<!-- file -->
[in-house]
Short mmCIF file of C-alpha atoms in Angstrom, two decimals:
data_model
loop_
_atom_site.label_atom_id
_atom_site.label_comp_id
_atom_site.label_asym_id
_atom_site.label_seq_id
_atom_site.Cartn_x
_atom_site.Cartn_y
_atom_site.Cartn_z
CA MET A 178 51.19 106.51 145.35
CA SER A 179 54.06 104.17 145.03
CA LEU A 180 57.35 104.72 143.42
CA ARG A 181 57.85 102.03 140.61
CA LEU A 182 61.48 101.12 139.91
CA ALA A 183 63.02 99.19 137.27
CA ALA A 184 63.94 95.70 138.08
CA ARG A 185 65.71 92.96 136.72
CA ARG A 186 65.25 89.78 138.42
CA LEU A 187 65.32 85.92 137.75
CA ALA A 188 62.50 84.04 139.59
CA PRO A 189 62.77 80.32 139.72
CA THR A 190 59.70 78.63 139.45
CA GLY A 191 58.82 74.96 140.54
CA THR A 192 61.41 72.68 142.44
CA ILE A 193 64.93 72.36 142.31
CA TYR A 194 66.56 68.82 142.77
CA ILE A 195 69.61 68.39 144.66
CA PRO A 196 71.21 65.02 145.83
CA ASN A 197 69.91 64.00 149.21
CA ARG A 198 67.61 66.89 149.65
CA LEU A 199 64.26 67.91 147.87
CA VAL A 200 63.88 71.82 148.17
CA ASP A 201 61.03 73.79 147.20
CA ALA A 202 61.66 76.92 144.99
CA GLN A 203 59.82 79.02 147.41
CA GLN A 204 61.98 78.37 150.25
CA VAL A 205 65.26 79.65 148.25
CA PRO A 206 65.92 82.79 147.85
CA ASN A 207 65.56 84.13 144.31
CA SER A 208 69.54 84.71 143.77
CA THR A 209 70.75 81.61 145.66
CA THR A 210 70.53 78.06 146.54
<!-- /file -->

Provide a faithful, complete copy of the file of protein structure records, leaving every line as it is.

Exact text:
[in-house]
Short mmCIF file of C-alpha atoms in Angstrom, two decimals:
data_model
loop_
_atom_site.label_atom_id
_atom_site.label_comp_id
_atom_site.label_asym_id
_atom_site.label_seq_id
_atom_site.Cartn_x
_atom_site.Cartn_y
_atom_site.Cartn_z
CA MET A 178 51.19 106.51 145.35
CA SER A 179 54.06 104.17 145.03
CA LEU A 180 57.35 104.72 143.42
CA ARG A 181 57.85 102.03 140.61
CA LEU A 182 61.48 101.12 139.91
CA ALA A 183 63.02 99.19 137.27
CA ALA A 184 63.94 95.70 138.08
CA ARG A 185 65.71 92.96 136.72
CA ARG A 186 65.25 89.78 138.42
CA LEU A 187 65.32 85.92 137.75
CA ALA A 188 62.50 84.04 139.59
CA PRO A 189 62.77 80.32 139.72
CA THR A 190 59.70 78.63 139.45
CA GLY A 191 58.82 74.96 140.54
CA THR A 192 61.41 72.68 142.44
CA ILE A 193 64.93 72.36 142.31
CA TYR A 194 66.56 68.82 142.77
CA ILE A 195 69.61 68.39 144.66
CA PRO A 196 71.21 65.02 145.83
CA ASN A 197 69.91 64.00 149.21
CA ARG A 198 67.61 66.89 149.65
CA LEU A 199 64.26 67.91 147.87
CA VAL A 200 63.88 71.82 148.17
CA ASP A 201 61.03 73.79 147.20
CA ALA A 202 61.66 76.92 144.99
CA GLN A 203 59.82 79.02 147.41
CA GLN A 204 61.98 78.37 150.25
CA VAL A 205 65.26 79.65 148.25
CA PRO A 206 65.92 82.79 147.85
CA ASN A 207 65.56 84.13 144.31
CA SER A 208 69.54 84.71 143.77
CA THR A 209 70.75 81.61 145.66
CA THR A 210 70.53 78.06 146.54